In a world full of noise—honking vehicles, amplified music, power mowers, and jackhammers—it’s important to take steps to safeguard your hearing. And some of the sounds you’ll want to protect yourself from might surprise you.

For example, you probably expect your ears to ring after a rock concert, but they might do the same after a fireworks display. In fact, hearing experts say just one exposure to a typical pyrotechnics show can permanently damage your hearing. And according to the Centers for Disease Control and Prevention, having a dog barking in your ear can cause hearing loss in just a couple of minutes.  

But loud bursts of noise aren’t the only problems. Over time, even innocuous-seeming sounds such as the constant hum of a loud window air conditioner or refrigerator can cause cumulative damage.

Working in loud environments can also hamper hearing, and the older we get the more likely we are to have hearing problems. But a 2015 report from the World Health Organization suggests that younger folks around the world are also at risk—it found that almost half of those between ages 12 and 35 crank up their personal audio devices to unsafe levels.

“Hearing loss is generally seen as a regular part of aging, but now we’re starting to recognize it as a big problem” for everyone, says Paul Dybala, Ph.D., an audiologist and president of Healthy Hearing, a website devoted to educating people on hearing issues. 

Today, on National Save Your Hearing Day, remember these four tips for preventing hearing loss.

Know What's Risky

Sounds are measured in decibels (dBA). Though individual tolerances vary, the National Institute for Occupational Safety and Health recommends that workplace exposure be below 85 dBA throughout an 8-hour workday and legal workplace limits are 90 dBA. (For comparison, handheld hair dryers can emit 77 to 92 dBA.)

Consumer Reports’ health and safety experts say that prolonged exposure to 70 dBA—the sound produced by a shower—or less is safe for most people.

Experts generally agree that sounds exceeding 100 dBA, a level that can easily be surpassed by rock concerts, sporting events, movie theaters, gas lawn mowers and snow blowers, some MP3 players played at maximum volume, and fireworks displays—can be hazardous even in short bursts. 

Block Out Loud Sounds

If you’re stuck in a noisy space, you can dampen the sound with earmuffs or earplugs. Foam earplugs are a low-tech, inexpensive way to protect your ears. You can find them at any drugstore for about $3.50 for a set of 10. Earplugs are even sold at many concerts, right alongside the T-shirts.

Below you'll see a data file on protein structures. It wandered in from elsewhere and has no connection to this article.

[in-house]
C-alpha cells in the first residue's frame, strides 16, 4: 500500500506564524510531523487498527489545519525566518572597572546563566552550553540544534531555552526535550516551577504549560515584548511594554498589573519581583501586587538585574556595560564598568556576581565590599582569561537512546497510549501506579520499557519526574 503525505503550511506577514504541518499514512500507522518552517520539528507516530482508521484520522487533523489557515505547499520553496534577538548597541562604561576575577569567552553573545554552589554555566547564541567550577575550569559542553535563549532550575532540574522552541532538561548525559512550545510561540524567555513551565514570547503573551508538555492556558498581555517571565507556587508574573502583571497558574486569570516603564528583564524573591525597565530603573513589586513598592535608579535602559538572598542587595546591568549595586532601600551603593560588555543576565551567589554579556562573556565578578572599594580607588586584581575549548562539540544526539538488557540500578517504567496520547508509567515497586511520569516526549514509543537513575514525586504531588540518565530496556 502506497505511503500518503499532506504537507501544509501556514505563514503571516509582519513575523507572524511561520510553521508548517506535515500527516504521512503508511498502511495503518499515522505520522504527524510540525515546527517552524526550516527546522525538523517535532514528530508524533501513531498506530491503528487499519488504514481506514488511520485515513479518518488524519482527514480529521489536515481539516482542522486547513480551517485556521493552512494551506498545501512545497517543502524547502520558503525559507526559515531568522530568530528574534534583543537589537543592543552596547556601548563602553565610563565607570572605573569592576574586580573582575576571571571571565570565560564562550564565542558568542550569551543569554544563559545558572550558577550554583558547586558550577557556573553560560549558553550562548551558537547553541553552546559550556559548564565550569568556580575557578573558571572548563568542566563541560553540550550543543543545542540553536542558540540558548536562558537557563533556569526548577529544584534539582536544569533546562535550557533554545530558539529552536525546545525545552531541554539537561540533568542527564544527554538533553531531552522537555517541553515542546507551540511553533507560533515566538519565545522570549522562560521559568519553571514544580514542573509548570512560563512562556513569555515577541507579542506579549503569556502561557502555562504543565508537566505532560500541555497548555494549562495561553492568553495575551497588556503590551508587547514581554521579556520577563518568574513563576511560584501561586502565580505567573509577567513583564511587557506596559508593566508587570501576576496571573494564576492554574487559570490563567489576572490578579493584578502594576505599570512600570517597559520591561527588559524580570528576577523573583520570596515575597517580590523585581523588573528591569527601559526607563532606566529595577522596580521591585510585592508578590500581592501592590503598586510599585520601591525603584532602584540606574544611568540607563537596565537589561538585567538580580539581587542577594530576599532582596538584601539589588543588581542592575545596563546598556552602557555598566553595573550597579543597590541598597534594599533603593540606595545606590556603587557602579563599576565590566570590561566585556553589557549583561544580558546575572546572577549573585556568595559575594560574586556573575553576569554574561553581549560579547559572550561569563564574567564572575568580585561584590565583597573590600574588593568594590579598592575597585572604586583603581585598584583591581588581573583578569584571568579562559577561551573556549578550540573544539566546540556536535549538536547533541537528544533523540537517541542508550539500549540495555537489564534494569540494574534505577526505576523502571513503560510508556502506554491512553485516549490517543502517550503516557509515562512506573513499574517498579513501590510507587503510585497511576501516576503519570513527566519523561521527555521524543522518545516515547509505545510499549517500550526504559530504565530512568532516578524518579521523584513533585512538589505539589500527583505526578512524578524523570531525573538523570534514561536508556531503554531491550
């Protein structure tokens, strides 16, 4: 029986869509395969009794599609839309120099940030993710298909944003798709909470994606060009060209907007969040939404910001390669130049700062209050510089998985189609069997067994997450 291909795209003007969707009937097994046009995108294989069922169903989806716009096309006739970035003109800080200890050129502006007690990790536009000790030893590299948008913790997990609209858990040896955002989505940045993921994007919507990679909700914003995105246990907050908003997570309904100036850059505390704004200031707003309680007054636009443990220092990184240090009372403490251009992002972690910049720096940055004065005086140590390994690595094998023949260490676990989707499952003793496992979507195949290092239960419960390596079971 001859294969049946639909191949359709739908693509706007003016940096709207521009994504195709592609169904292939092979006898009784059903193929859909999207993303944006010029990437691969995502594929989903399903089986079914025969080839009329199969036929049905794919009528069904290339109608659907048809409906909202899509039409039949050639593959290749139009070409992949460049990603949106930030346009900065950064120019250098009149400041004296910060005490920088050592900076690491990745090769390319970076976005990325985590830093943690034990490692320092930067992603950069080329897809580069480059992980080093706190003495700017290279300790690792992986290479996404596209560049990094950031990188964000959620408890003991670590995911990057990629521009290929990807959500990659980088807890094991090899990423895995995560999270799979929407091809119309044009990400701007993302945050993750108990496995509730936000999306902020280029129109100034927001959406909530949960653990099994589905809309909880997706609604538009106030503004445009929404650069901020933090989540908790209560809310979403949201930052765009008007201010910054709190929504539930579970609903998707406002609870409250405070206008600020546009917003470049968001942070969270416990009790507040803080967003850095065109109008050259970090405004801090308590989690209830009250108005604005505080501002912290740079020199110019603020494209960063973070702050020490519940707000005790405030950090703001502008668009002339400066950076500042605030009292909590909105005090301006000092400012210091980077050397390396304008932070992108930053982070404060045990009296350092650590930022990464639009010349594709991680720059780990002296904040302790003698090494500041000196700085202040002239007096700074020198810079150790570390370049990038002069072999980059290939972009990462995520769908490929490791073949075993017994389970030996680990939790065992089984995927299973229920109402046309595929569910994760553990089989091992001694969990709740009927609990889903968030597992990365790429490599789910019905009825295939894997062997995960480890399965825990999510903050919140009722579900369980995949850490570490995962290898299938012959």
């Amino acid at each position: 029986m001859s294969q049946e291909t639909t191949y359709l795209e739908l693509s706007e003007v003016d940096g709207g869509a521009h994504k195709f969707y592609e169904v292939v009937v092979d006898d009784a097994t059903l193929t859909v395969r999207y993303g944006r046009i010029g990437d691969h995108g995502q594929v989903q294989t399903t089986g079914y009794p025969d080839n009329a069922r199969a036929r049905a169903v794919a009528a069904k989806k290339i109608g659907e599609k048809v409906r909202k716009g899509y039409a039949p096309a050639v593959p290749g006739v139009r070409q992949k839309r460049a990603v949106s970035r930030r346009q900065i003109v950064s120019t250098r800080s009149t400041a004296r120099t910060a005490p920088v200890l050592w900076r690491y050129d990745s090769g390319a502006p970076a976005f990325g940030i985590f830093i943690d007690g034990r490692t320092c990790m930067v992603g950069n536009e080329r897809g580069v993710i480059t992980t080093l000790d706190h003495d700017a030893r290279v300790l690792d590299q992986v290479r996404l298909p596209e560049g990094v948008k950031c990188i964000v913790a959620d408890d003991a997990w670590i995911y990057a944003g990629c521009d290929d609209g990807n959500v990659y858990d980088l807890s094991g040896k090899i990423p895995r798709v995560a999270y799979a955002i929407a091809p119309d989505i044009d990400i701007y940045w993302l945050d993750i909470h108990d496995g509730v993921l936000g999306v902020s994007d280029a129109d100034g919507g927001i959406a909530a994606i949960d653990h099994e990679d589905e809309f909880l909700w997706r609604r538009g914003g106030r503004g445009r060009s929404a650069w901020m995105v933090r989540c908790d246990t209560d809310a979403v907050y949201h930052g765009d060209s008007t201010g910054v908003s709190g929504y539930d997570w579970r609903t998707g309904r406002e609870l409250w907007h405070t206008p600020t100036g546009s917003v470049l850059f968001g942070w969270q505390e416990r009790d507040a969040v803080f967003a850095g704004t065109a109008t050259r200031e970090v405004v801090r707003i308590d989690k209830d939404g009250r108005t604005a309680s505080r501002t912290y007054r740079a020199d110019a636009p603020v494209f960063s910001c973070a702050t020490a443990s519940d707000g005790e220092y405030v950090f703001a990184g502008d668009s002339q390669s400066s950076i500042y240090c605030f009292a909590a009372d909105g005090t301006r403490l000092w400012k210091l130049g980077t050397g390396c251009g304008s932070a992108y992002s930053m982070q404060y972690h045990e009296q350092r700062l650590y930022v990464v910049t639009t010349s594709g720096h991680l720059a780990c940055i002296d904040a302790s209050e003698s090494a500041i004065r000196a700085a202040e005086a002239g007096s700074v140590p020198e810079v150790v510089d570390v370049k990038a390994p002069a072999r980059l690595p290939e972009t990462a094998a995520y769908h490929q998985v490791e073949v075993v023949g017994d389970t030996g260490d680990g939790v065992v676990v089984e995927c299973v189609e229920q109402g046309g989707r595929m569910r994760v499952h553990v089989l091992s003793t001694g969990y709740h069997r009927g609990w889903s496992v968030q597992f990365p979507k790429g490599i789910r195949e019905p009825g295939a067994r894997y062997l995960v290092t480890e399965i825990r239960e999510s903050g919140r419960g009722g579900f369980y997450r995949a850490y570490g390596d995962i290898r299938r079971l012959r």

If you want to ensure that you get the maximum sound quality at concerts, head to an audiologist for custom-fitted earplugs. They’re more expensive than the foam type but will let in a richer sound at a live show.

Use Headphones Wisely

One-fifth of teenagers are estimated to have some form of hearing loss, which experts attribute to the ever-increasing use of headphones and earbuds.

The easiest way to help prevent hearing loss from personal listening devices such as iPhones and MP3 players is to follow the 60/60 rule: Listen at no more than 60 percent of the maximum volume for no more than 60 minutes per day. Using over-the-ear headphones—especially the noise-canceling kind—instead of earbuds may also help prevent damage. 

Make Sure Your Ears Are Clear

Sometimes keeping hearing sharp means nothing more than ensuring that nothing is blocking the ear canal, such as impacted earwax.

“A percentage of people, particularly those who are younger and who have early losses, have correctable things as simple as wax,” says James C. Denneny III, M.D., CEO of the American Academy of Otolaryngology-Head and Neck Surgery. This is also common in people who wear hearing aids, where the lack of air ventilation in the ears can cause wax buildup.

And if you clean your ears with cotton swabs or use cotton balls as earplugs, cotton residue that gets left behind can interfere with your hearing.

So have your doctor check your ears for an overabundance of earwax or bits of cotton if you have any concerns. “I would encourage people to at least have a basic exam to start with and then work from there,” Denneny says. In both cases, your doctor can clear the way.

But do break the cotton ball/cotton swab habit; it’s potentially dangerous. Research recently published in the Journal of Pediatrics found that 34 U.S. kids are treated in emergency rooms every day as a result of injuries caused by cotton swabs in the ear. In fact, experts say, don’t put any object in your ears unless it’s under a doctor’s supervision.